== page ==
Dust in the Wind

Kites rise highest against the wind . . . not with it.

—Winston Churchill

The wind is a constant consideration with cyclists. How aerodynamic can I make my helmet, my bike, or myself for that matter? Many bicycle manufactures use wind tunnels and Computational Fluid Dynamics (CFD) to understand their product in relation to fluidity of wind over bike and rider. Drag is the enemy. Recent tests at the San Diego Air and Space Technology Center Low Speed Wind Tunnel show where most of this drags ends up.

  • Handlebar           30%
  • Front Wheel        16%
  • Frame                   16%
  • Fork                        9%
  • Bottle                      9%
  • Powertrain            9%
  • Front Break           3%

All this aero talk is great on the flats. What about the hills? Most of us would immediately say that the light frames dominate the aero bikes when climbing is involved. But according to Tour Magazin, they might reply . . . Nicht so schnell, mein freund! Yes, when climbing ridiculous grades of 18% and up, the lighter frame is the way to go, but most of us don’t ride those grades on a regular basis. Most of us also do not have the advantage of waking up and thinking about the course we are riding and choosing the R5 over the S5 or the Venge over the Tarmac. So for the typical rider, testing shows some interesting results.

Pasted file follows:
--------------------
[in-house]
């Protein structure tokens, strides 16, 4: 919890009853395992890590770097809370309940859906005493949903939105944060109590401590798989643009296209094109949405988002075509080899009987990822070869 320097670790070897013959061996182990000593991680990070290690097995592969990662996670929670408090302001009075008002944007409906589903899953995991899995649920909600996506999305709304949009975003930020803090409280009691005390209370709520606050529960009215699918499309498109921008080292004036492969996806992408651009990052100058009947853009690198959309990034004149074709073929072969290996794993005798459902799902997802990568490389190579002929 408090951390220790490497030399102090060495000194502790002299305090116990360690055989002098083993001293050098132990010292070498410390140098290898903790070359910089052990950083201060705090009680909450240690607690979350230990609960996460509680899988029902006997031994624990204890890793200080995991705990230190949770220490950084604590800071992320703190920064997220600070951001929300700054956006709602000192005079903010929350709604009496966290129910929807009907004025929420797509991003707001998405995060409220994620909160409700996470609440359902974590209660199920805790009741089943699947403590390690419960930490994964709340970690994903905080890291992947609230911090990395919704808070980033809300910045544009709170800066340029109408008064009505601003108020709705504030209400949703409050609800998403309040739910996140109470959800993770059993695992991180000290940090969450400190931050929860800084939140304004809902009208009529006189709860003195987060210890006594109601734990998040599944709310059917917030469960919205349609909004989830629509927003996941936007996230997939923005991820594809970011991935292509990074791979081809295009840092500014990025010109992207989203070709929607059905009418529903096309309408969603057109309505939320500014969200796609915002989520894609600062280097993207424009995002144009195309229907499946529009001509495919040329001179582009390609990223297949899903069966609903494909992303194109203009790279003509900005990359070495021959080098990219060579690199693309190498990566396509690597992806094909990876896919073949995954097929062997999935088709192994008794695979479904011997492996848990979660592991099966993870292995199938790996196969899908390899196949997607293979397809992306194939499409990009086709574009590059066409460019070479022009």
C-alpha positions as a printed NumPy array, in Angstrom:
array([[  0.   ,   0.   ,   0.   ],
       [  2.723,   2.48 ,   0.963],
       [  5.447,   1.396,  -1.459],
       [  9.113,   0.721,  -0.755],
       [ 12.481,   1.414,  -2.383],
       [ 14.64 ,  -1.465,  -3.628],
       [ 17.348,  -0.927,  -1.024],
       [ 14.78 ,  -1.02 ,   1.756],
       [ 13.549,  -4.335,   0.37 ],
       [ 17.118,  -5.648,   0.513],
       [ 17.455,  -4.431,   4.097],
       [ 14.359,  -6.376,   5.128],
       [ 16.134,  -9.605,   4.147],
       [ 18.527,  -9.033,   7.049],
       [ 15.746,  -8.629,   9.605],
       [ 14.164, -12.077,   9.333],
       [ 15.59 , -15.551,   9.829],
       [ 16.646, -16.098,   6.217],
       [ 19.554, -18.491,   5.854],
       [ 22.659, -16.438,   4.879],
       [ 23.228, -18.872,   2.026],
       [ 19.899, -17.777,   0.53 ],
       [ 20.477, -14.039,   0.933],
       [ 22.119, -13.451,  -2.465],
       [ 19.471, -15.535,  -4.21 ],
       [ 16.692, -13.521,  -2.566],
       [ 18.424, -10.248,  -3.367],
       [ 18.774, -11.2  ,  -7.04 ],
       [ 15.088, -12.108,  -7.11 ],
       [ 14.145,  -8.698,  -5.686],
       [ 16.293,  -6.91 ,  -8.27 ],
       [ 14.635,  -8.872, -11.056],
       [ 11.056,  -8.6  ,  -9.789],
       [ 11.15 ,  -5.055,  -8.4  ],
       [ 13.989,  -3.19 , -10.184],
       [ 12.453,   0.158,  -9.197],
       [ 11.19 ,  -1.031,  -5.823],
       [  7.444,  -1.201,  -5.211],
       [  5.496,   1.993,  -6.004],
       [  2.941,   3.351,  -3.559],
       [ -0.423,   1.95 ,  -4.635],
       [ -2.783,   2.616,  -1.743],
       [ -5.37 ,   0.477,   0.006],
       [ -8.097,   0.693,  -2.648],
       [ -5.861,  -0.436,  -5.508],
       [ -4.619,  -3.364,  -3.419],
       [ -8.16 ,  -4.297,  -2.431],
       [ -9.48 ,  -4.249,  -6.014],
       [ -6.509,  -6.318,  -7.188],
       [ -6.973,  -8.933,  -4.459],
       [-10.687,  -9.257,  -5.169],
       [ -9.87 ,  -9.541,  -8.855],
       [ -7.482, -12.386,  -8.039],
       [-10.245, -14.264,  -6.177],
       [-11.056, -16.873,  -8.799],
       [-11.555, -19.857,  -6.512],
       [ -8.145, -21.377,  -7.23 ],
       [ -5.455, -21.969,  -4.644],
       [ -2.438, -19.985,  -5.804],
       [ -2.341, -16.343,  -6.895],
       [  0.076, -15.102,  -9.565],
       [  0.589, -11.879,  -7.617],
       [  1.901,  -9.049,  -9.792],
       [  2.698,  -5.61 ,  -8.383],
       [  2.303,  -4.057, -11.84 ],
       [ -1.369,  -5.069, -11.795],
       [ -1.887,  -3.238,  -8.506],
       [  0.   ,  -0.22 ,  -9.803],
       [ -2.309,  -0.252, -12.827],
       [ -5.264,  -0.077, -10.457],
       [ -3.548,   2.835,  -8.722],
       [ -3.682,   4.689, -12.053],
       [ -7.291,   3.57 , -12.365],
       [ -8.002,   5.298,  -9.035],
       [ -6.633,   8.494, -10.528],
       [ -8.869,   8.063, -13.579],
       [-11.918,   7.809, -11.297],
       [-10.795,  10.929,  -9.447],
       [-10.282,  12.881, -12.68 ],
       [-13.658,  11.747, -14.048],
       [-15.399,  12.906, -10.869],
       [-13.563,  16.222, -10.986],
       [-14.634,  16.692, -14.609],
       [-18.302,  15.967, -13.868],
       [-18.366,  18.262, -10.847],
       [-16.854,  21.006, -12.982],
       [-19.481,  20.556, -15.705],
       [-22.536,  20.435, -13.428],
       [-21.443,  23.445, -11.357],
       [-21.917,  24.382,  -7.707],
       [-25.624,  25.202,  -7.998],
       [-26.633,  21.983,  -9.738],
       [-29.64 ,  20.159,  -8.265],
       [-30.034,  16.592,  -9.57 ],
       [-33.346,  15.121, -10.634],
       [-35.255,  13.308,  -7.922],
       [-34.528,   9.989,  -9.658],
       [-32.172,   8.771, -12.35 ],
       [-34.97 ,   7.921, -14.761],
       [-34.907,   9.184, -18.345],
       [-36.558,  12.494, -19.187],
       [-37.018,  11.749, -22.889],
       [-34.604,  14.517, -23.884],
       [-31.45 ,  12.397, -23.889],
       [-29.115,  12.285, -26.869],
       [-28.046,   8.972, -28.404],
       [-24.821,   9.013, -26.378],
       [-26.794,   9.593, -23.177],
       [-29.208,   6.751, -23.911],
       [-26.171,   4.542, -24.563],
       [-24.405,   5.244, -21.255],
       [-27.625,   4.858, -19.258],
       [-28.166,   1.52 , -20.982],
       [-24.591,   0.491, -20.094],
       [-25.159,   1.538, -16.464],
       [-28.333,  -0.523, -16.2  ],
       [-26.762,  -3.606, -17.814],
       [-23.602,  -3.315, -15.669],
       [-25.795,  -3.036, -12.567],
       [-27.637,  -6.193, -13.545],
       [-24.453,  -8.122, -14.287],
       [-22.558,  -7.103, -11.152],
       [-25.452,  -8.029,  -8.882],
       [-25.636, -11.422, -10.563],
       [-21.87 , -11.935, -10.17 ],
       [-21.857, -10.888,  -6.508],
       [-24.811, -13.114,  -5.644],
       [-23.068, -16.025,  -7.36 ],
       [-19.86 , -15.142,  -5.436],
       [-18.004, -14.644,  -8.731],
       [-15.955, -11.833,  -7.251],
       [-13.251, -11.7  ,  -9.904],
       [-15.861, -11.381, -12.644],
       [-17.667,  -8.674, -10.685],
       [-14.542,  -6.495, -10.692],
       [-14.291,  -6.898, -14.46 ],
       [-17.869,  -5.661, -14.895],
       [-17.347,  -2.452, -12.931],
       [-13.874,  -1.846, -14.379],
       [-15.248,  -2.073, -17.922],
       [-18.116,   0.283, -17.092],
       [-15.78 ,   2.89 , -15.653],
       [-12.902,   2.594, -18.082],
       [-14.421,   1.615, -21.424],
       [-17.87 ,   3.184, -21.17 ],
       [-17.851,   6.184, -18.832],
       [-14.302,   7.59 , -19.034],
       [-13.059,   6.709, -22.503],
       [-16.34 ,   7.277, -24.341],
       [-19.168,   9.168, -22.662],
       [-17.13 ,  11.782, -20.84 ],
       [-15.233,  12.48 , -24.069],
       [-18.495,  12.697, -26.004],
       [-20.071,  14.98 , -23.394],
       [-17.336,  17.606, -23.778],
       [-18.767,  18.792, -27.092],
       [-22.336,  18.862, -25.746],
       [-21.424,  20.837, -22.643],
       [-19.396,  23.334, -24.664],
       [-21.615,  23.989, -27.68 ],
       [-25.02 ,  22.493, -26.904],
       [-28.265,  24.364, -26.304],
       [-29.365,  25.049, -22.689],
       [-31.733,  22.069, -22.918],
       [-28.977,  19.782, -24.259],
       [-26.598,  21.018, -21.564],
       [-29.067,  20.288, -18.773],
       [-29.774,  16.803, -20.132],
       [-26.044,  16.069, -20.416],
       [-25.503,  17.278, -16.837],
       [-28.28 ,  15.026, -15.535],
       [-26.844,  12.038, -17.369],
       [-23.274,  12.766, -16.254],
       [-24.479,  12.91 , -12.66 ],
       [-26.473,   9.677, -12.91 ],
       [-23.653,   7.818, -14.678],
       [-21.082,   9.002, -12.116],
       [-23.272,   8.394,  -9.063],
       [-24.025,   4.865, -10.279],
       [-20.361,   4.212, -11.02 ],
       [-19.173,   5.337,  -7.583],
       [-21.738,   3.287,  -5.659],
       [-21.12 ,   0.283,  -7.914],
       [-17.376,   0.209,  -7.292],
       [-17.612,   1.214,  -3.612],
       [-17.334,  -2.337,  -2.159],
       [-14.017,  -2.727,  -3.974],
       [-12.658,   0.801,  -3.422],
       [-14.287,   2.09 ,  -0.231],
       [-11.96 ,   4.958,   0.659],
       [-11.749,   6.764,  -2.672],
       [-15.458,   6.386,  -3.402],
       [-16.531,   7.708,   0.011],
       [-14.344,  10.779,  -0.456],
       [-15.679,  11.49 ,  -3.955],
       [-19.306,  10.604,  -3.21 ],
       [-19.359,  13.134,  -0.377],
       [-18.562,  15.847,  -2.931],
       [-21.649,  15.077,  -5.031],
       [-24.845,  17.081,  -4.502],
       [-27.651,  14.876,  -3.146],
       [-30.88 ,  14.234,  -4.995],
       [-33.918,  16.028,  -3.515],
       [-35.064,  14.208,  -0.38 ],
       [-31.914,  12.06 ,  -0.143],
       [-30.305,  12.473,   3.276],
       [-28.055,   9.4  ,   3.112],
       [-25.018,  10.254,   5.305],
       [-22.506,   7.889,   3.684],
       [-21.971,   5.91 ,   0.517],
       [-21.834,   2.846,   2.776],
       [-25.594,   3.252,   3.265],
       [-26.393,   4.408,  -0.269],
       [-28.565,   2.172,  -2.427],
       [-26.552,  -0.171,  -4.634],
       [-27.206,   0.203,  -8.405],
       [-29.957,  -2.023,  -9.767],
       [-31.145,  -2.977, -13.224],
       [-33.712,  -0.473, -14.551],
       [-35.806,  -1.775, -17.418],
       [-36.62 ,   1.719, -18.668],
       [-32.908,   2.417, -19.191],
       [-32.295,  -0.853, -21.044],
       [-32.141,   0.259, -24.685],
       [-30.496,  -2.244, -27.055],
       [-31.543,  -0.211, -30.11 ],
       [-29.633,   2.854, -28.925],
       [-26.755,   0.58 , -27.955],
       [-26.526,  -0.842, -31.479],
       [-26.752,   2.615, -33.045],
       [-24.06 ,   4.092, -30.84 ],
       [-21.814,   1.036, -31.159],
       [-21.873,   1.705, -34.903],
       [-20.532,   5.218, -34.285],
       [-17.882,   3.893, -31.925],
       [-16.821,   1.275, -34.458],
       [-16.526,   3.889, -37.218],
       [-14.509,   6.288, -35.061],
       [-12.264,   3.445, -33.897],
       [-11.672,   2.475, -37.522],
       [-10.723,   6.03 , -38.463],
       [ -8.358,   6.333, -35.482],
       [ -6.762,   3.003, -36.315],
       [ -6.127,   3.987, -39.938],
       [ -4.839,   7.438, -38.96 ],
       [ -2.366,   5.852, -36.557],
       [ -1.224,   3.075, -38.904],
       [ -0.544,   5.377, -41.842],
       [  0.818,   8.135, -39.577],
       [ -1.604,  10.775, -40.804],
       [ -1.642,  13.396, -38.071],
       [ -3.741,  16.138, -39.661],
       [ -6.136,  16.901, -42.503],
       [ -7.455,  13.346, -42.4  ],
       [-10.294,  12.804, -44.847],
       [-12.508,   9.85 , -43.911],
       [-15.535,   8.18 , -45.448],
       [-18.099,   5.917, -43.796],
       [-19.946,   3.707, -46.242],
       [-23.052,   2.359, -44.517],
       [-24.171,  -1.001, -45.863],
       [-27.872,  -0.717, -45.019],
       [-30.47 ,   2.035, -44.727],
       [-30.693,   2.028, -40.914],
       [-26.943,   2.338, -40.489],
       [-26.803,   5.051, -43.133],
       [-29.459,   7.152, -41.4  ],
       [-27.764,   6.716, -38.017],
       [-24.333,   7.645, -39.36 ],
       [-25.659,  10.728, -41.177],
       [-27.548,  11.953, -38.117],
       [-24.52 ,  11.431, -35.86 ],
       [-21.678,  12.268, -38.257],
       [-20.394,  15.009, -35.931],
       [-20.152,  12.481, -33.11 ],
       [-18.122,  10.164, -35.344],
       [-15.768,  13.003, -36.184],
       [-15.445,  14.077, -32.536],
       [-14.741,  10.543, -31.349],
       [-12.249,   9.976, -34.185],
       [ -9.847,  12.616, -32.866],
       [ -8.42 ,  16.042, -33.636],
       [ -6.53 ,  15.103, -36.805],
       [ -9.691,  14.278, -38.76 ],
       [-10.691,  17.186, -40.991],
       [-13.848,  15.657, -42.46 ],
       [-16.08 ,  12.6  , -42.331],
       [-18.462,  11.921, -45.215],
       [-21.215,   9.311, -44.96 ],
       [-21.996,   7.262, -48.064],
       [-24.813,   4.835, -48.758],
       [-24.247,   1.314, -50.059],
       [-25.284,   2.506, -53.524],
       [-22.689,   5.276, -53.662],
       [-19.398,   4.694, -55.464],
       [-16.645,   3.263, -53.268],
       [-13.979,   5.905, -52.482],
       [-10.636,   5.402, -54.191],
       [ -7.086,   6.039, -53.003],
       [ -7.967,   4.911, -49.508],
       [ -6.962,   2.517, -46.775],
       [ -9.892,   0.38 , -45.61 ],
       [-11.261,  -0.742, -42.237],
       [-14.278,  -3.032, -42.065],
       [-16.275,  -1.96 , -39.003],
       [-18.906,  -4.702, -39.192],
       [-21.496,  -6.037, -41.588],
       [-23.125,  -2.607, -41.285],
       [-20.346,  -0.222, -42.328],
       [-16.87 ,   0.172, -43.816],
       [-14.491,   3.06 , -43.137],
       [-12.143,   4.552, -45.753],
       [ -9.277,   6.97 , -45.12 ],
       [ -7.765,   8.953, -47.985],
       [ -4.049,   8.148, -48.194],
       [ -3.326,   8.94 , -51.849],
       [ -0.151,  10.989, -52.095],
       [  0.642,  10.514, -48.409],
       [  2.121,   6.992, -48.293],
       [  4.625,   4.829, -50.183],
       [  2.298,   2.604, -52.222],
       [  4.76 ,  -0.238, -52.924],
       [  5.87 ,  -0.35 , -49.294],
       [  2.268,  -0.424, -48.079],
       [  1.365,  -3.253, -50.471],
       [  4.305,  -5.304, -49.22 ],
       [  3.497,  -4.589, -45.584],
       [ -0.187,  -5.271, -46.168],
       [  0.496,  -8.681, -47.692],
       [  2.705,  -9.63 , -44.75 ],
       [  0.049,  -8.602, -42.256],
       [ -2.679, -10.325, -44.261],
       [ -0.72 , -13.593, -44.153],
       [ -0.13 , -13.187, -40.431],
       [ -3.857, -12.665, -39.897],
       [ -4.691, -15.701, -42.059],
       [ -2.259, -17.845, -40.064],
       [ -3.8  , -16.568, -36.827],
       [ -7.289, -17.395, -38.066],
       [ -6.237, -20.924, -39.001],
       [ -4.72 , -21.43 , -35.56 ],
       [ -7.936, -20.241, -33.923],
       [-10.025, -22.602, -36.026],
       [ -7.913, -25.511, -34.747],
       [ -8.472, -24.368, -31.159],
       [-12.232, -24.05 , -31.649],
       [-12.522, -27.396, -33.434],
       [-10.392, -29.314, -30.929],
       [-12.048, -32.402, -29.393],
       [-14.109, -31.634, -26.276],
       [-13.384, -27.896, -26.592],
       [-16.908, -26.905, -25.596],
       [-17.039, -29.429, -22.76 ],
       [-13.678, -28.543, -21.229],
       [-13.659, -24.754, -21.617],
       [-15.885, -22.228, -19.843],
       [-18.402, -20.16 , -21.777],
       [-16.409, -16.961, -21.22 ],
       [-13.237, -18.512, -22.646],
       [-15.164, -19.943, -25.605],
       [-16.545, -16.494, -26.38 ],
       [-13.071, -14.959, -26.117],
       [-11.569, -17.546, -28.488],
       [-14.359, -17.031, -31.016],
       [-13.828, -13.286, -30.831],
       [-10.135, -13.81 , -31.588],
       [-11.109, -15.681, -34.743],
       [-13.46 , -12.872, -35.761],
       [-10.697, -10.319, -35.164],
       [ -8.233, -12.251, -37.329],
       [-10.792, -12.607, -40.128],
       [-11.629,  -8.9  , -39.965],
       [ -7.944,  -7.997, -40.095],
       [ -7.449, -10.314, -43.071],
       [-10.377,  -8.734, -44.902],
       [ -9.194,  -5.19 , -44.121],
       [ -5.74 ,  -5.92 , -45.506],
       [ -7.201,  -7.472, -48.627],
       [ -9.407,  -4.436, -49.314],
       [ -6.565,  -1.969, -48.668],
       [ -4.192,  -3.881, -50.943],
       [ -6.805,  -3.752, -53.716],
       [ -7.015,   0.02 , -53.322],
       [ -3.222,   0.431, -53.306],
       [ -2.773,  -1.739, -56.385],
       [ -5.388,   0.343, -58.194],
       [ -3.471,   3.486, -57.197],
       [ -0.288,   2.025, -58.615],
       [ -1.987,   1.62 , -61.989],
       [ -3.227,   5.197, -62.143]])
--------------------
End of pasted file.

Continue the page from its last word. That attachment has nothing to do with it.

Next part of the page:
Between the very high grades and flat ground, there are the grades where light bikes and aero bikes equally fast. Where is this gray area? For a light bike with a professional rider on board, it is about 8% and below. For the average Joe on the same bike, the grade is about 5% and below. That means from those grades and below, speed is still involved and drag is still important. Sooooooo . . . when hills are very steep and speeds drop and drag is almost non-existent, it is obvious which bike is better. BUT for day-to-day riding on “typical” terrain, the results of Tour Magazin‘s test shows that the aero bike is a better all-around bike.

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